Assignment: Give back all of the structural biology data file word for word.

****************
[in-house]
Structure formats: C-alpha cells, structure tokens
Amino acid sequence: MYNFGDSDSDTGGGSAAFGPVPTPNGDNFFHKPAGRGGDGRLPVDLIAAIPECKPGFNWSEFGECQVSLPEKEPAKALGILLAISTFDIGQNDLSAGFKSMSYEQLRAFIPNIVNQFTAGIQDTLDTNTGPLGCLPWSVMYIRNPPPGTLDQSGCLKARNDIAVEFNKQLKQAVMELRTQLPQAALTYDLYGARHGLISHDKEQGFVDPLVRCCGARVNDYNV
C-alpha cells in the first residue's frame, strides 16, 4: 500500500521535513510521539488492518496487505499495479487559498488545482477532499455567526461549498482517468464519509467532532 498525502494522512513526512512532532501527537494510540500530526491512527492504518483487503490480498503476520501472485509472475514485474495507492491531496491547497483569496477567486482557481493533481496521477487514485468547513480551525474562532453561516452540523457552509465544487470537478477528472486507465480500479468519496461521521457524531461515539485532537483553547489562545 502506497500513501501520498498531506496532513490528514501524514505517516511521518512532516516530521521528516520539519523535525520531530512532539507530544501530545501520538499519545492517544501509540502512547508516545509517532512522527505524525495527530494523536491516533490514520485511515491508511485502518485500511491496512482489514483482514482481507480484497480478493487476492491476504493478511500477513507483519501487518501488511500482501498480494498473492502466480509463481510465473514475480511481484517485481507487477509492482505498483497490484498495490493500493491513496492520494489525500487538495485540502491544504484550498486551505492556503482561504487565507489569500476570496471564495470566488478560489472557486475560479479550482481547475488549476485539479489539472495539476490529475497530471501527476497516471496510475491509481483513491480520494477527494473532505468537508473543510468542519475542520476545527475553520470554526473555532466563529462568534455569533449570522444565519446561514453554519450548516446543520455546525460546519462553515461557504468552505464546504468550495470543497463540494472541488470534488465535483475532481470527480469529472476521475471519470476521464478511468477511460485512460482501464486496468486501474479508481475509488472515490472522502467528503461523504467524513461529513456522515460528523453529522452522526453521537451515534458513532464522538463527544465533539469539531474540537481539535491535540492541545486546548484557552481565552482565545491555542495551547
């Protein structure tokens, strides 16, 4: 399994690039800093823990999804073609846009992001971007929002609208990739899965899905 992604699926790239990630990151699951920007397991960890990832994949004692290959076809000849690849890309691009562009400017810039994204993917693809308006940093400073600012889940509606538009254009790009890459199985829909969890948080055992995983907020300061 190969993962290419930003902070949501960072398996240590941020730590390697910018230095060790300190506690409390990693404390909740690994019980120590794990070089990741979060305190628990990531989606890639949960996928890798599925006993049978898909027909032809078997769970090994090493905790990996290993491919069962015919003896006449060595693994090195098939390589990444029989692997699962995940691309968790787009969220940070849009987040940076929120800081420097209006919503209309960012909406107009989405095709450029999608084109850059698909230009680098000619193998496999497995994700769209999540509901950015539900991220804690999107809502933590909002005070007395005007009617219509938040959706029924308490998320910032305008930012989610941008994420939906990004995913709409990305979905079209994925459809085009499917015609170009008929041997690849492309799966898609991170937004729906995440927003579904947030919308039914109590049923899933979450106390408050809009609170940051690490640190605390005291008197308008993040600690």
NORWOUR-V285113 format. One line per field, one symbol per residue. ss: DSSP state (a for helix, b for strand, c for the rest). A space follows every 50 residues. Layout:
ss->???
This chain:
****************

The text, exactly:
[in-house]
Structure formats: C-alpha cells, structure tokens
Amino acid sequence: MYNFGDSDSDTGGGSAAFGPVPTPNGDNFFHKPAGRGGDGRLPVDLIAAIPECKPGFNWSEFGECQVSLPEKEPAKALGILLAISTFDIGQNDLSAGFKSMSYEQLRAFIPNIVNQFTAGIQDTLDTNTGPLGCLPWSVMYIRNPPPGTLDQSGCLKARNDIAVEFNKQLKQAVMELRTQLPQAALTYDLYGARHGLISHDKEQGFVDPLVRCCGARVNDYNV
C-alpha cells in the first residue's frame, strides 16, 4: 500500500521535513510521539488492518496487505499495479487559498488545482477532499455567526461549498482517468464519509467532532 498525502494522512513526512512532532501527537494510540500530526491512527492504518483487503490480498503476520501472485509472475514485474495507492491531496491547497483569496477567486482557481493533481496521477487514485468547513480551525474562532453561516452540523457552509465544487470537478477528472486507465480500479468519496461521521457524531461515539485532537483553547489562545 502506497500513501501520498498531506496532513490528514501524514505517516511521518512532516516530521521528516520539519523535525520531530512532539507530544501530545501520538499519545492517544501509540502512547508516545509517532512522527505524525495527530494523536491516533490514520485511515491508511485502518485500511491496512482489514483482514482481507480484497480478493487476492491476504493478511500477513507483519501487518501488511500482501498480494498473492502466480509463481510465473514475480511481484517485481507487477509492482505498483497490484498495490493500493491513496492520494489525500487538495485540502491544504484550498486551505492556503482561504487565507489569500476570496471564495470566488478560489472557486475560479479550482481547475488549476485539479489539472495539476490529475497530471501527476497516471496510475491509481483513491480520494477527494473532505468537508473543510468542519475542520476545527475553520470554526473555532466563529462568534455569533449570522444565519446561514453554519450548516446543520455546525460546519462553515461557504468552505464546504468550495470543497463540494472541488470534488465535483475532481470527480469529472476521475471519470476521464478511468477511460485512460482501464486496468486501474479508481475509488472515490472522502467528503461523504467524513461529513456522515460528523453529522452522526453521537451515534458513532464522538463527544465533539469539531474540537481539535491535540492541545486546548484557552481565552482565545491555542495551547
């Protein structure tokens, strides 16, 4: 399994690039800093823990999804073609846009992001971007929002609208990739899965899905 992604699926790239990630990151699951920007397991960890990832994949004692290959076809000849690849890309691009562009400017810039994204993917693809308006940093400073600012889940509606538009254009790009890459199985829909969890948080055992995983907020300061 190969993962290419930003902070949501960072398996240590941020730590390697910018230095060790300190506690409390990693404390909740690994019980120590794990070089990741979060305190628990990531989606890639949960996928890798599925006993049978898909027909032809078997769970090994090493905790990996290993491919069962015919003896006449060595693994090195098939390589990444029989692997699962995940691309968790787009969220940070849009987040940076929120800081420097209006919503209309960012909406107009989405095709450029999608084109850059698909230009680098000619193998496999497995994700769209999540509901950015539900991220804690999107809502933590909002005070007395005007009617219509938040959706029924308490998320910032305008930012989610941008994420939906990004995913709409990305979905079209994925459809085009499917015609170009008929041997690849492309799966898609991170937004729906995440927003579904947030919308039914109590049923899933979450106390408050809009609170940051690490640190605390005291008197308008993040600690």
NORWOUR-V285113 format. One line per field, one symbol per residue. ss: DSSP state (a for helix, b for strand, c for the rest). A space follows every 50 residues. Layout:
ss->???
This chain: